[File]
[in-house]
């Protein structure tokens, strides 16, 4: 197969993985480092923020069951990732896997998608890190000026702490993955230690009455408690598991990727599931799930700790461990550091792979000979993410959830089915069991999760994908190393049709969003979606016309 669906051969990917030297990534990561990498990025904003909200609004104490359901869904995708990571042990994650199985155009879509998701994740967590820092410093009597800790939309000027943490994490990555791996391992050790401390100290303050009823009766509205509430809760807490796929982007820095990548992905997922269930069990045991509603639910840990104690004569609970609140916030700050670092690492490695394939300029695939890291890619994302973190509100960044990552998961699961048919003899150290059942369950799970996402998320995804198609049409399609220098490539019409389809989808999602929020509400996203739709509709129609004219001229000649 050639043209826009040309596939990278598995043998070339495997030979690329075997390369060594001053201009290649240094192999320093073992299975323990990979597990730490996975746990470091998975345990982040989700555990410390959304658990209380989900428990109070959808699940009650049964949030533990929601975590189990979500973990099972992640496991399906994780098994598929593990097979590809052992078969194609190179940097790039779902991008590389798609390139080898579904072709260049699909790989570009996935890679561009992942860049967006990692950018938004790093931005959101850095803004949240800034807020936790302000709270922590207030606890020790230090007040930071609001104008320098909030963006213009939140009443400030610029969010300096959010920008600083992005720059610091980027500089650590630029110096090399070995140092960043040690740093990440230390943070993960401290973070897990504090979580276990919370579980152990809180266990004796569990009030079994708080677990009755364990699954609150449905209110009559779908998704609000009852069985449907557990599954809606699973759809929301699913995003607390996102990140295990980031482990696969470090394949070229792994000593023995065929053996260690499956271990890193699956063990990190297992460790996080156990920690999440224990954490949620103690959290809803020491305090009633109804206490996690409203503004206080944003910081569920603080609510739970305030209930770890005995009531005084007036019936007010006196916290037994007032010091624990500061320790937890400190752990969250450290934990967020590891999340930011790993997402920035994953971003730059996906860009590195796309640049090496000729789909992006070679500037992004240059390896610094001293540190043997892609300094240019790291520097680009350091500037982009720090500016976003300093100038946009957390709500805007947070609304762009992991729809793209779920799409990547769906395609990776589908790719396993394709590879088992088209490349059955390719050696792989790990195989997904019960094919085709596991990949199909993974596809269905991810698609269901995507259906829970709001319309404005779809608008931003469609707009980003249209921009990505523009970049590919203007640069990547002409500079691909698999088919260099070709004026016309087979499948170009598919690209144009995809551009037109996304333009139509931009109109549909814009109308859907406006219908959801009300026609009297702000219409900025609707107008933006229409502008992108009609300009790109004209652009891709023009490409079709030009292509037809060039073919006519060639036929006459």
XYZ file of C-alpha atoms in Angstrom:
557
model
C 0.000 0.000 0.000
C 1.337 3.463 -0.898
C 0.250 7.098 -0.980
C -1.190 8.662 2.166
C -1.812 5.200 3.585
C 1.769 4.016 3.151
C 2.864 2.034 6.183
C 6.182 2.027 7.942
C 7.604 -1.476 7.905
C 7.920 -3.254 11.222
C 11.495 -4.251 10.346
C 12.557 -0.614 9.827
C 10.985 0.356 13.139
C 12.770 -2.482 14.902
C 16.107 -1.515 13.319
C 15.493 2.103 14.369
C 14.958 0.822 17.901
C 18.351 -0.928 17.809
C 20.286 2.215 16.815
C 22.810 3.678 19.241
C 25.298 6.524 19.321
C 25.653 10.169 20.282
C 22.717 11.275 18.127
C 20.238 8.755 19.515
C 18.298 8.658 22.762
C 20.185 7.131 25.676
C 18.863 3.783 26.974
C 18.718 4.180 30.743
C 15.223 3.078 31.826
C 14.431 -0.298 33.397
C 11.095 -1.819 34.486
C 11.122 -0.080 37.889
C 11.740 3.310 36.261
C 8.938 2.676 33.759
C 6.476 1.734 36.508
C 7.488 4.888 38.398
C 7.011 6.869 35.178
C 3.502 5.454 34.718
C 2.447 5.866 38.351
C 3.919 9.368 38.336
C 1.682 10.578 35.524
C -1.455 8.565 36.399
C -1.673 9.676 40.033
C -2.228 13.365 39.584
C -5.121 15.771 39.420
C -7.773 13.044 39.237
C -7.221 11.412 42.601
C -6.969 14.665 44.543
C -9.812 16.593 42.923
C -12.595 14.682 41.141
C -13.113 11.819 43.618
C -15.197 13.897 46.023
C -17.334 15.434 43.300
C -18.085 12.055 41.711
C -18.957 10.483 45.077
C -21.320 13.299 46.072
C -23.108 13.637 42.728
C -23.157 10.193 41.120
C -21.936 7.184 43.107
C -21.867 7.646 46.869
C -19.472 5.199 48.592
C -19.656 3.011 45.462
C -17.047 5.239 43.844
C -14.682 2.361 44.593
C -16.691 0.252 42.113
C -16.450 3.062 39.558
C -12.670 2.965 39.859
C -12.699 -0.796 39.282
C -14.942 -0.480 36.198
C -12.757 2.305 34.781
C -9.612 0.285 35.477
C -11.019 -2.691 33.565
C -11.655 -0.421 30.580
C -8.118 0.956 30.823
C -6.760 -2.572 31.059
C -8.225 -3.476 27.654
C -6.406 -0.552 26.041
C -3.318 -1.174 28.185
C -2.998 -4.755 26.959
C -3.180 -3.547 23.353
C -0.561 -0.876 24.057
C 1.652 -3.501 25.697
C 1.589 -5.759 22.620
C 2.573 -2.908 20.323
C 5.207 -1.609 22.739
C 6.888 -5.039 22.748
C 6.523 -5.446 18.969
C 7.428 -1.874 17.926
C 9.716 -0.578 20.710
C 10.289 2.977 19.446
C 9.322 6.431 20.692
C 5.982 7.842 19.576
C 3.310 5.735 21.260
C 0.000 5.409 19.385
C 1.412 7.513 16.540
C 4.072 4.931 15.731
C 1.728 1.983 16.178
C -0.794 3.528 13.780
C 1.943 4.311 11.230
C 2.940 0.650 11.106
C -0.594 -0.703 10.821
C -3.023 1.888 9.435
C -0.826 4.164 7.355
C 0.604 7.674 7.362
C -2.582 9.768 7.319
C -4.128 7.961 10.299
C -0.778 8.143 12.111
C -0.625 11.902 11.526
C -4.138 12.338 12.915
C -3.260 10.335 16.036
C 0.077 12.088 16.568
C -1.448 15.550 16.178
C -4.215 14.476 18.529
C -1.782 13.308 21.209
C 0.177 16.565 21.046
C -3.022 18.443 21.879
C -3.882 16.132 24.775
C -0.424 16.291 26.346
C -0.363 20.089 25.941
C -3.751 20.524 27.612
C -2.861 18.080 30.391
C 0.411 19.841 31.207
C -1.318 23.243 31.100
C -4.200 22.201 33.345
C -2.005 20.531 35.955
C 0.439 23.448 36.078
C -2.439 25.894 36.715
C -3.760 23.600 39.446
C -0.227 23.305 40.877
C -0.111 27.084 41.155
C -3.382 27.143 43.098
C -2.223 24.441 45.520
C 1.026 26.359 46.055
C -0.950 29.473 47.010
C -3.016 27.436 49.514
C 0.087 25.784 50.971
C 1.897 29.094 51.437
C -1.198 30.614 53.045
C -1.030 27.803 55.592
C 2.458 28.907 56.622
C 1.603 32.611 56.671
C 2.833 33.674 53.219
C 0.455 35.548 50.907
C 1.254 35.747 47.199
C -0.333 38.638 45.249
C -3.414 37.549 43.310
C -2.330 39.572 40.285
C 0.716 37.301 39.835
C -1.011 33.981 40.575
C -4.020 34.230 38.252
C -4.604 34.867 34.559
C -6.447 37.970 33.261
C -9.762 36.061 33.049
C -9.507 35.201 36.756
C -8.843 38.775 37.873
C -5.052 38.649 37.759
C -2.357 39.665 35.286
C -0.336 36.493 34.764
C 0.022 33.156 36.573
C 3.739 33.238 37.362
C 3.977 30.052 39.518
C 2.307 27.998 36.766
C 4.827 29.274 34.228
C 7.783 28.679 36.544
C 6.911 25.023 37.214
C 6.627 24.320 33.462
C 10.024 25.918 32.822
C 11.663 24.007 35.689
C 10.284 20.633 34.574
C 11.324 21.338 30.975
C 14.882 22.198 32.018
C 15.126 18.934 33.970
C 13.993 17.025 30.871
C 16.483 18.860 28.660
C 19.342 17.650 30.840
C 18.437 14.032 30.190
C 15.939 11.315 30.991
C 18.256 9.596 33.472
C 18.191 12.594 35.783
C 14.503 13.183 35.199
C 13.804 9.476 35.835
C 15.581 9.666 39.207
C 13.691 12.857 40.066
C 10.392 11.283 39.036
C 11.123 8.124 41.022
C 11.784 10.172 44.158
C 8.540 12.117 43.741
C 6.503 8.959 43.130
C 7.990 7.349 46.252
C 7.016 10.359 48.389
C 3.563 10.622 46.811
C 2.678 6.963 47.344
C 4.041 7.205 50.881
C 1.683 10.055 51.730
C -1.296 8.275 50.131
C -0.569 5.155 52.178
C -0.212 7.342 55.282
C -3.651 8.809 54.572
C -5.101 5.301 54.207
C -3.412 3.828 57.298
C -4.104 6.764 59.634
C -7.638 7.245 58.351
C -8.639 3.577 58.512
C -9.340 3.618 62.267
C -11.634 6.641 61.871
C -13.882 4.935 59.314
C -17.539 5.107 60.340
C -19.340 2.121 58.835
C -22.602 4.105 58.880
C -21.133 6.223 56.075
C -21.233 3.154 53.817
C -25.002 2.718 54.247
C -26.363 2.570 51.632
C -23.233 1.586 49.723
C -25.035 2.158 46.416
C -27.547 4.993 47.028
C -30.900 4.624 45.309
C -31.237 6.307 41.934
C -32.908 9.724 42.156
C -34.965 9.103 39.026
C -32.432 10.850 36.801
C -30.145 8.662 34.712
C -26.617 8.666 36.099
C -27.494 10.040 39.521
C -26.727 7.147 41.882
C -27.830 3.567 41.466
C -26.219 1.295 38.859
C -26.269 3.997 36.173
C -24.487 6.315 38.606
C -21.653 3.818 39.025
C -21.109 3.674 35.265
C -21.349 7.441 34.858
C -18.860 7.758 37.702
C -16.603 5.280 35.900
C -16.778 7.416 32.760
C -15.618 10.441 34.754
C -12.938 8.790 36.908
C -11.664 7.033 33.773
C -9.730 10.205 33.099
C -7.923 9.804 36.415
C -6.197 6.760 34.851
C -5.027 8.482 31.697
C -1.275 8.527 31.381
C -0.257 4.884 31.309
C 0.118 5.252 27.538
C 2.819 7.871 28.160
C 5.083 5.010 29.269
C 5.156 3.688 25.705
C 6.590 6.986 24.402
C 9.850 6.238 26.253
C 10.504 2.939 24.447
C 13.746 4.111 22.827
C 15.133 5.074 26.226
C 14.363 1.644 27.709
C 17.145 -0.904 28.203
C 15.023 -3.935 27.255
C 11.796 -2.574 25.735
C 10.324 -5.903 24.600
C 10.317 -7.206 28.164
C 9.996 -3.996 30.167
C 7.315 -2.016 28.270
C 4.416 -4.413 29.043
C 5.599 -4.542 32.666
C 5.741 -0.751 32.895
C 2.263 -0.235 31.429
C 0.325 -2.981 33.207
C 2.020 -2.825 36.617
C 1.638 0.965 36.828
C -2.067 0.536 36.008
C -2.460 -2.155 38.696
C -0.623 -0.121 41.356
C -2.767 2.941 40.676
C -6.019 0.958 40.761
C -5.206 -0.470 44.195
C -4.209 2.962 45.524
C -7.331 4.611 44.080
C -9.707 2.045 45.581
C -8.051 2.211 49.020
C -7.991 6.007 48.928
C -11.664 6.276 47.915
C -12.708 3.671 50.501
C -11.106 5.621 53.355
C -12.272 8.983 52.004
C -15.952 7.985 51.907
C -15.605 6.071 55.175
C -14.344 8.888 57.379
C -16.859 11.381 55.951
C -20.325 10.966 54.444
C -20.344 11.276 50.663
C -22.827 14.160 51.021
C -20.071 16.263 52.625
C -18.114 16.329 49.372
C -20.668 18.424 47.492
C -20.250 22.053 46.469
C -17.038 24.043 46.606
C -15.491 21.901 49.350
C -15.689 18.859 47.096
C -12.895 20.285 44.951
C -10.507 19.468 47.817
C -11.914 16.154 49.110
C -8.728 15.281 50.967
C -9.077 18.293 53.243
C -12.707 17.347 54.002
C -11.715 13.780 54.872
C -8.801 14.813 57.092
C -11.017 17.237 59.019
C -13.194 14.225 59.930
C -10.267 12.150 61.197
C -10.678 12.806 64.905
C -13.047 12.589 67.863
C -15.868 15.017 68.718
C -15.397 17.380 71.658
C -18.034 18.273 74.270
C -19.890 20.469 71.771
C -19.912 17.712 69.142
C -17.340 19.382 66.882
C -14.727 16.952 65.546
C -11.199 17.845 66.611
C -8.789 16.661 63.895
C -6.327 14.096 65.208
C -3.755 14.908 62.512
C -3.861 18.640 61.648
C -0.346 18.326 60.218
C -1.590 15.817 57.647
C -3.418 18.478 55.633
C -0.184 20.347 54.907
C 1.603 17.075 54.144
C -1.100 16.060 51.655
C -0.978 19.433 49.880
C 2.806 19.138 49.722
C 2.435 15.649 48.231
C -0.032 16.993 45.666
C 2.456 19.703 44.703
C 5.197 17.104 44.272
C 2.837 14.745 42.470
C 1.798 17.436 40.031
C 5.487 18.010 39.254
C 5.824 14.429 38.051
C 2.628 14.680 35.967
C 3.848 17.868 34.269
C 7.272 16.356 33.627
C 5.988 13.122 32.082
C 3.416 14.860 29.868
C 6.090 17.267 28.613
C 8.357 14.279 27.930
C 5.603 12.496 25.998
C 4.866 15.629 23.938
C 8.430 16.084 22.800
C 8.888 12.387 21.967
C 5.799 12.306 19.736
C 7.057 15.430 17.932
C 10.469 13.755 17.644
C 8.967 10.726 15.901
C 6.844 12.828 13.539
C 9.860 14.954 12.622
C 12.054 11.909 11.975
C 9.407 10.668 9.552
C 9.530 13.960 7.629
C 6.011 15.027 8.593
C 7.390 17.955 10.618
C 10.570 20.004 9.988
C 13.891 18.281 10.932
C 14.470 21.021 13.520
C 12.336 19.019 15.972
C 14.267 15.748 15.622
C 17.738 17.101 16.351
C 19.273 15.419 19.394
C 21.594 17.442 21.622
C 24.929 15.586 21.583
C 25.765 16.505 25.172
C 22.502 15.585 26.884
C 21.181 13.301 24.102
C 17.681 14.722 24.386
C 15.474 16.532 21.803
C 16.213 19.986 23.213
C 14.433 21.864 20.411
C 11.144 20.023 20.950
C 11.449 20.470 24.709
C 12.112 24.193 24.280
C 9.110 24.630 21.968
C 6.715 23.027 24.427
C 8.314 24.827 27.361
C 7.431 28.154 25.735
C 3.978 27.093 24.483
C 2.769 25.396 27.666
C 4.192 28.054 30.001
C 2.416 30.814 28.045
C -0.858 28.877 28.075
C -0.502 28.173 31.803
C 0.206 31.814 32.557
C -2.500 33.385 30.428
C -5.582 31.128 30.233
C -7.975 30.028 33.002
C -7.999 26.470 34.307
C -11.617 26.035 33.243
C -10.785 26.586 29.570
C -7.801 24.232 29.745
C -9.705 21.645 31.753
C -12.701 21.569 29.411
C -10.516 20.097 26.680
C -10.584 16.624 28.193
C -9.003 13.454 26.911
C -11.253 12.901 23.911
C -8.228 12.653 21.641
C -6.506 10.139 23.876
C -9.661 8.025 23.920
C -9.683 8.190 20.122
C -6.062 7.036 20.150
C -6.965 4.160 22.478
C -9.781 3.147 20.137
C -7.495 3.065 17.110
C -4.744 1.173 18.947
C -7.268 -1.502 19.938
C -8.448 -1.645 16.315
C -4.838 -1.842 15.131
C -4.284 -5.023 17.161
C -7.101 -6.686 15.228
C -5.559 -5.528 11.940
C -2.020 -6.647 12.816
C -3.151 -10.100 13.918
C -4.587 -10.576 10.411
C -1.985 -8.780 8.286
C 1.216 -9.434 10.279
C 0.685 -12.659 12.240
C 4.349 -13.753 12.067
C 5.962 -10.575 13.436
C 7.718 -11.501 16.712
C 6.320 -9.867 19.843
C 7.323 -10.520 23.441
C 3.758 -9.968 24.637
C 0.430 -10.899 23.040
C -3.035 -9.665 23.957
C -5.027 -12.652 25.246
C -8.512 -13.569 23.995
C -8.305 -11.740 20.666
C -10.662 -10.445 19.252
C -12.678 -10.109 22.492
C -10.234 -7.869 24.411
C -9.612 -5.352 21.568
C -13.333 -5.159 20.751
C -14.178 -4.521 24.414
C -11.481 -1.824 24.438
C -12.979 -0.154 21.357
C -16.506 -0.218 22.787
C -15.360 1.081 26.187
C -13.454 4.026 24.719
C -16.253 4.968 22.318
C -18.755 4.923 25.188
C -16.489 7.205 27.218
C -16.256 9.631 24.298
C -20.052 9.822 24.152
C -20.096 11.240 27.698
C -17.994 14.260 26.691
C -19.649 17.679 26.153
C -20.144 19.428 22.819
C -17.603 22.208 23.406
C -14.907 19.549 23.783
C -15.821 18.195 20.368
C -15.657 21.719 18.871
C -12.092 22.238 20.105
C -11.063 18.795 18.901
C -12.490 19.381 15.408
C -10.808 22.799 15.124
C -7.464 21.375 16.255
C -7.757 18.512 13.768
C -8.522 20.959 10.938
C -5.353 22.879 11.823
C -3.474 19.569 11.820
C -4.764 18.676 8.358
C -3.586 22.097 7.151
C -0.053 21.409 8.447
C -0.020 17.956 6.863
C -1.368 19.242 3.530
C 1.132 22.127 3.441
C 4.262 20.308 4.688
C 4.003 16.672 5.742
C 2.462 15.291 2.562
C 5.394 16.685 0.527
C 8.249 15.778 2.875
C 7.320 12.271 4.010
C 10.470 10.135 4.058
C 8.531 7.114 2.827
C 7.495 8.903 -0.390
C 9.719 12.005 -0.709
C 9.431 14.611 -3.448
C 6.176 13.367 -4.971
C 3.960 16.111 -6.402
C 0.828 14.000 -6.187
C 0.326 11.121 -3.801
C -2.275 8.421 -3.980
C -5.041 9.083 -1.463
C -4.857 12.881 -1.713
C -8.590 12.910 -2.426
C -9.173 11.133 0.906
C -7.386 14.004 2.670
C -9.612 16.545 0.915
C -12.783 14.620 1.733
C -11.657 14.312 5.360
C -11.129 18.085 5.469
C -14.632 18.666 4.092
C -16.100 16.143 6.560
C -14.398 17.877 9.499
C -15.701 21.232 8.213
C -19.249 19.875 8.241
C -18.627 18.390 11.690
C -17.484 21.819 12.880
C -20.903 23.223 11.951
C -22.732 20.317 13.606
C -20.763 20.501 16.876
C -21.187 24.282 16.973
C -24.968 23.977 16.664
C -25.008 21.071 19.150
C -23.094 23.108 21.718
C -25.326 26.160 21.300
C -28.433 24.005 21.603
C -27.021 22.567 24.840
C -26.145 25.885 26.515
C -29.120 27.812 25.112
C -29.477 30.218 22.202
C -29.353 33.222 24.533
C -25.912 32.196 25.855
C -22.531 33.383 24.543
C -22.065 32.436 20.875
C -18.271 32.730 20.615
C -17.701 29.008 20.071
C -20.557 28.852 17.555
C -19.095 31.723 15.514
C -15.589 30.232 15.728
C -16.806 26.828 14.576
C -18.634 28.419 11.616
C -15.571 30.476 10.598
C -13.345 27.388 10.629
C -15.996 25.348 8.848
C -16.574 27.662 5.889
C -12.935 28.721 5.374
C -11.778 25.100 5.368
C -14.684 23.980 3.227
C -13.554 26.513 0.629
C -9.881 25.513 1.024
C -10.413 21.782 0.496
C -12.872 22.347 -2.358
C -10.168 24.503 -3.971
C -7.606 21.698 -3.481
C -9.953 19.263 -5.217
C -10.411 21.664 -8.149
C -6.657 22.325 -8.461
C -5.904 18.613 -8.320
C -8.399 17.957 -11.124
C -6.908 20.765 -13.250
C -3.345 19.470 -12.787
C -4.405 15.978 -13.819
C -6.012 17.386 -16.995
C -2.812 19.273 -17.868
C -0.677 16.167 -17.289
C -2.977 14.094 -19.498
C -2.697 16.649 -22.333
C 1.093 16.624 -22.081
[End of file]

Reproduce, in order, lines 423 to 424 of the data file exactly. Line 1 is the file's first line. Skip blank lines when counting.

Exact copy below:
C -5.559 -5.528 11.940
C -2.020 -6.647 12.816